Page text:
It's been so long since I've been here (and anybody else for that matter), that I feel like a teenager who has slept in late into the afternoon and is now wiping the crud from his eyes.

I really wish I had time to blog about hockey. I have so much to spew, but so little time.

This is just a quick hello to anyone who may accidentally find themselves here and a reminder (below) of why the Red Wings are favoured to win the Cup this season.


Tiger and His Knee

So, Mike Milbury was legitimately upset after Tiger dissed hockey and, as you see in the clip below, called him Tiger Wuss for taking so long to recover from simple arthroscopic knee surgery.


Much like in hockey, it seems Tiger was hiding some much more serious damage to his "lower body". Tiger revealed yesterday that "he has been playing for at least 10 months with a torn ligament in his left knee, and that he suffered a double stress fracture in his left leg two weeks before the U.S. Open. He said he will have season-ending surgery."

I don't care how much or how little respect someone has for the sport of Golf, but everyone has to recognize that these are serious injuries. To be able to precisely swing a club at the speed that Tiger does for 5 straight days withe pressure of playing a major championship tournament is nothing short of amazing.

We now know that this was a display of toughness and tenacity at a level that is rare in any sport.

All that needs to be done now is to tell Tiger to use his time off to learn more about hockey and its players. They are, as a whole, the toughest athletes in sports.


"Maybe there's more than one way to kiss the Cup"

Chris Osgood

I don't know why The Onion suddenly seems to have an interest in hockey, but I like it. "Chris Osgood Gets To Third Base With Stanley Cup" is hilarious.

"Okay, now, I'm not saying there isn't—it's a powerful feeling, when you win the Cup, and sometimes that leads to other feelings that are just as powerful," Osgood continued. "Things happen, but you and the Cup both want them to happen, and you go back to the hotel and ask it to watch Dirty Dancing, and eventually maybe you get into some up and over, or there's some up and down and underneath, or maybe—I'm not saying this happened, but you know—maybe there's more than one way to kiss the Cup."

Blogged with the Flock Browser


La ville est hockey

Here in Montreal, most hockey fans are confident in their claim that this is, in fact, Hockey Town. It certainly isn't Detroit.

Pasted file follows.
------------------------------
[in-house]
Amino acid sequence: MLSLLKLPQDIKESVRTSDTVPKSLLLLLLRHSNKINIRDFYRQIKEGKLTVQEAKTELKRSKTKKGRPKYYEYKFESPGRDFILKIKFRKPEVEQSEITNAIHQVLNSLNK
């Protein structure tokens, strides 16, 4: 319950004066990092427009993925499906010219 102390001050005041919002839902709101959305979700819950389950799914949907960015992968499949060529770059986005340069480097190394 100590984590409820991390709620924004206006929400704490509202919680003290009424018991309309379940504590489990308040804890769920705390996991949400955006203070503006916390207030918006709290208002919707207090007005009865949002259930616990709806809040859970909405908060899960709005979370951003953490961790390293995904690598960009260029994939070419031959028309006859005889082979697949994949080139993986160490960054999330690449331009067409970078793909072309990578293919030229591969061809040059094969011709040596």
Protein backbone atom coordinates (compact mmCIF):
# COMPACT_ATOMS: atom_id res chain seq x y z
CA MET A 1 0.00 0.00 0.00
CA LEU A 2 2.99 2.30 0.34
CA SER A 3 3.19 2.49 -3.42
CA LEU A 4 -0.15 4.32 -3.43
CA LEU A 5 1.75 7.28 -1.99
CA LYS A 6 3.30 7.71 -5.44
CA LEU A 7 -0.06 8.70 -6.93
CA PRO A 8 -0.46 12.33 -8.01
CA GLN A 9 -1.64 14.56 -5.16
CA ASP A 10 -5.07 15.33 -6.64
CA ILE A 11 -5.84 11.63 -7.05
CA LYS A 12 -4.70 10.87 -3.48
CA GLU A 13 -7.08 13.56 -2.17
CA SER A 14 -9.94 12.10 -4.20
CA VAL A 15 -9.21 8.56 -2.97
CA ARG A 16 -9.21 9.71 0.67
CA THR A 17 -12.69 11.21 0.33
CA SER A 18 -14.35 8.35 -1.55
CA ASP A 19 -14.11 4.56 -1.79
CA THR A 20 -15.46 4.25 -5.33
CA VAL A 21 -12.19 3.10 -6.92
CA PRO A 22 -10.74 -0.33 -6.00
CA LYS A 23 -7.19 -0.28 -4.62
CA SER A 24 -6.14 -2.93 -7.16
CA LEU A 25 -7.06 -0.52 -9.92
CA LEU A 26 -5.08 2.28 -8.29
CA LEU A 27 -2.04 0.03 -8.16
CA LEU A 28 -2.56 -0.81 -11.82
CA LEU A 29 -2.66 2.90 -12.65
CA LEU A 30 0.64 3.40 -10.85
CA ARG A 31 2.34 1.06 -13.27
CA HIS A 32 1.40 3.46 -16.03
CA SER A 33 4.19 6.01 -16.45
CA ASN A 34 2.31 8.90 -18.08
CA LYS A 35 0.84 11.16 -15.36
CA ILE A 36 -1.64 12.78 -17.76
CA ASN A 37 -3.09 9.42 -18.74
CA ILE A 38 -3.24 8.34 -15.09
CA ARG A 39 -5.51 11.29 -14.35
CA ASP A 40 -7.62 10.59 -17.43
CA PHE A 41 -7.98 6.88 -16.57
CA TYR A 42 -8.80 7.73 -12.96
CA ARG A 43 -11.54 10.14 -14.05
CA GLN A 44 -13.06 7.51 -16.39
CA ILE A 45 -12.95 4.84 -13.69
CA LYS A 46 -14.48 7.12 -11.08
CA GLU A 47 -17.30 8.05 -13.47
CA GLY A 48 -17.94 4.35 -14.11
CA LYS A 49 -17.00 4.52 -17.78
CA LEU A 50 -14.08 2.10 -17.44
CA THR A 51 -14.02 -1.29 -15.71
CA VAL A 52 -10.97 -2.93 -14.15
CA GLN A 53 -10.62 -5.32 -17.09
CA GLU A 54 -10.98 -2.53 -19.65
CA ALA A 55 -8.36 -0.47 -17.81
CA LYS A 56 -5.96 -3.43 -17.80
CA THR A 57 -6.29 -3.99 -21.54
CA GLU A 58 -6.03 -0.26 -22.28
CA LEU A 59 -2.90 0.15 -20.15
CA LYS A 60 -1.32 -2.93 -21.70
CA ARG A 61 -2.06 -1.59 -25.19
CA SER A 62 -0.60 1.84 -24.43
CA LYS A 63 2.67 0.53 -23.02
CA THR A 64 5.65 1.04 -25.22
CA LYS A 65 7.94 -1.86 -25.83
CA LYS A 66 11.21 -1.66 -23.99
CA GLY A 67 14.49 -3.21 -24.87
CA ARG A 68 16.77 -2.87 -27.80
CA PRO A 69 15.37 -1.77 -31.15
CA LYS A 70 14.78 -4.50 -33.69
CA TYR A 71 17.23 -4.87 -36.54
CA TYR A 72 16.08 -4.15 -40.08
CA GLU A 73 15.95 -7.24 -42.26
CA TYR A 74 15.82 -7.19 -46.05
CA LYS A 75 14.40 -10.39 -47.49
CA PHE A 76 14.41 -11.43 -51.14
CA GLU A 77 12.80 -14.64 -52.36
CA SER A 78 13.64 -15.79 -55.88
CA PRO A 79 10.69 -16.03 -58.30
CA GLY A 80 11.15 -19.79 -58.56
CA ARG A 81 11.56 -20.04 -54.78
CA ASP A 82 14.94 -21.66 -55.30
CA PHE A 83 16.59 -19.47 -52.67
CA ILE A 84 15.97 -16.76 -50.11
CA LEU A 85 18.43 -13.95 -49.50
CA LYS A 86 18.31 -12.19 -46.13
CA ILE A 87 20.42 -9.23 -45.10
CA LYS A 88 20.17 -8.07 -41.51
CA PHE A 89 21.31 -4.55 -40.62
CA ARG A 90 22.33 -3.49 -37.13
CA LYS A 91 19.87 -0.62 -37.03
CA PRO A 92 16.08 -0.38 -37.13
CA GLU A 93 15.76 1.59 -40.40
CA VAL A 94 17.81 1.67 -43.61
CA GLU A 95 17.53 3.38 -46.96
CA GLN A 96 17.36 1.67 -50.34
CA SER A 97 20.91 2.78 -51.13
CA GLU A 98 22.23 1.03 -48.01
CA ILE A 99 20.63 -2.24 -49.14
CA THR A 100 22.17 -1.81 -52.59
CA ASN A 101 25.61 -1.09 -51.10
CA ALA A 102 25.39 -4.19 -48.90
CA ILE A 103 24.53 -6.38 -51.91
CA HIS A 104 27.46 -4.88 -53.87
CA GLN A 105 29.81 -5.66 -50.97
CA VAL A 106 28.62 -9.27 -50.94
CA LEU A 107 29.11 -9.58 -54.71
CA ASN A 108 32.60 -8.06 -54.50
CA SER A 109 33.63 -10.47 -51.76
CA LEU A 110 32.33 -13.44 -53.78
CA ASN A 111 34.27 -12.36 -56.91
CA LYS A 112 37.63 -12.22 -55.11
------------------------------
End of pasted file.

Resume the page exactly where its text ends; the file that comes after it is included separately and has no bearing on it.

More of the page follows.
After living here for eight years, I tend to agree. When the Habs are playing, or even better, in the hunt for La Coupe, this city is insane. I do find it odd, however, that since the Canadiens have been ousted from the second season, hockey has taken a serious back seat in the news.

Last night, many of us stayed up until the wee hours of the morning to watch one of the most exciting games in a long time. We are in the very heart of the Stanley Cup Finals. This is it, folks. It doesn't get any better than this.

It came as a surprise then, that the game story was on page 5 of today's sports section. I understand that the game finished really late, but if they had time to print a story, why put it in the middle of the section.

Maybe this city is only a Habs Hockey Town.

Blogged with the Flock Browser


Final Fantasy (or is that the other way around)

This year's Stanley Cup Final matchup is not only what the NHL dreamed of all season, but it's also what most fans wished for as well.

These are the two best teams in the league and, after watching 10 minutes of game 1, it's clear that this will be a better final than any in recent memory.

The question I've been struggling with all week is this one: How do these two team stack up against each other? Let's do this using hands:

On the one hand, Detroit, IMHO, has a slight edge in primary scoring (Datsyuk/Zetterberg vs Crosby/Malkin).

On the other hand, Pittsburgh has the edge in secondary scoring (Hossa/Sykora vs all other Detroit forwards).

On the one hand, Detroit has the edge on D.

On the other hand, Pittsburgh has a slight edge in nets.

On the one hand, Detroit has the edge behind the bench.

On the other hand, Pittsburgh has the edge on the PP.

On the one hand, Detroit has home ice advantage.

On the other hand...

I'm all out of hands.

Detroit in 7


Final Four

Given the fact that most of the people who post here are Habs fans or Flames fans, there was a lull in the action since those teams were eliminated.

Enough sulking! (I'll save that for a post on the Habs' season later on.) It's time to look at what the final four teams have to offer and to predict who will make it to the final.


Pittsburgh v. Philadelphia

Even if I still don't fully understand how the Flyers made mincemeat out of the Habs, I have to give them credit. They have a team filled with good, young, talent (Richards, Carter, Umberger, Biron) who are really coming into their own. Biron has been a puck magnet and Umberger is, along with Johan Franzen, a front runner for the John Druce award for most unlikely playoff hero. We can't forget Daniel Brière either. He was great in Round 1.

They key to their success has been their apportunistic goal scoring. In most of the games against Montreal, they were out-shot and out-chanced, sometimes badly. Yet, they kept finding the back of the net whenever they had the chance.

The Penguins, for their part, bring an explosive offense to the table. With all due respect to my beloved Habs, the Flyers D-men and Biron have yet to see an offense like this one. As the Senators and Rangers have learned, even if you can hold on long enough to keep Malkin and Sykora at bay, you then have to face Hossa and Crosby. Ryan Malone has also been great so far.

With all of the firepower that the Penguins have, I still believe that the key to their playoff success has been the stellar play of Marc-André Fleury. It seems we've been waiting a long time for Fleury to mature, but he seems to finally be the goalie that he was touted to be when he was drafted.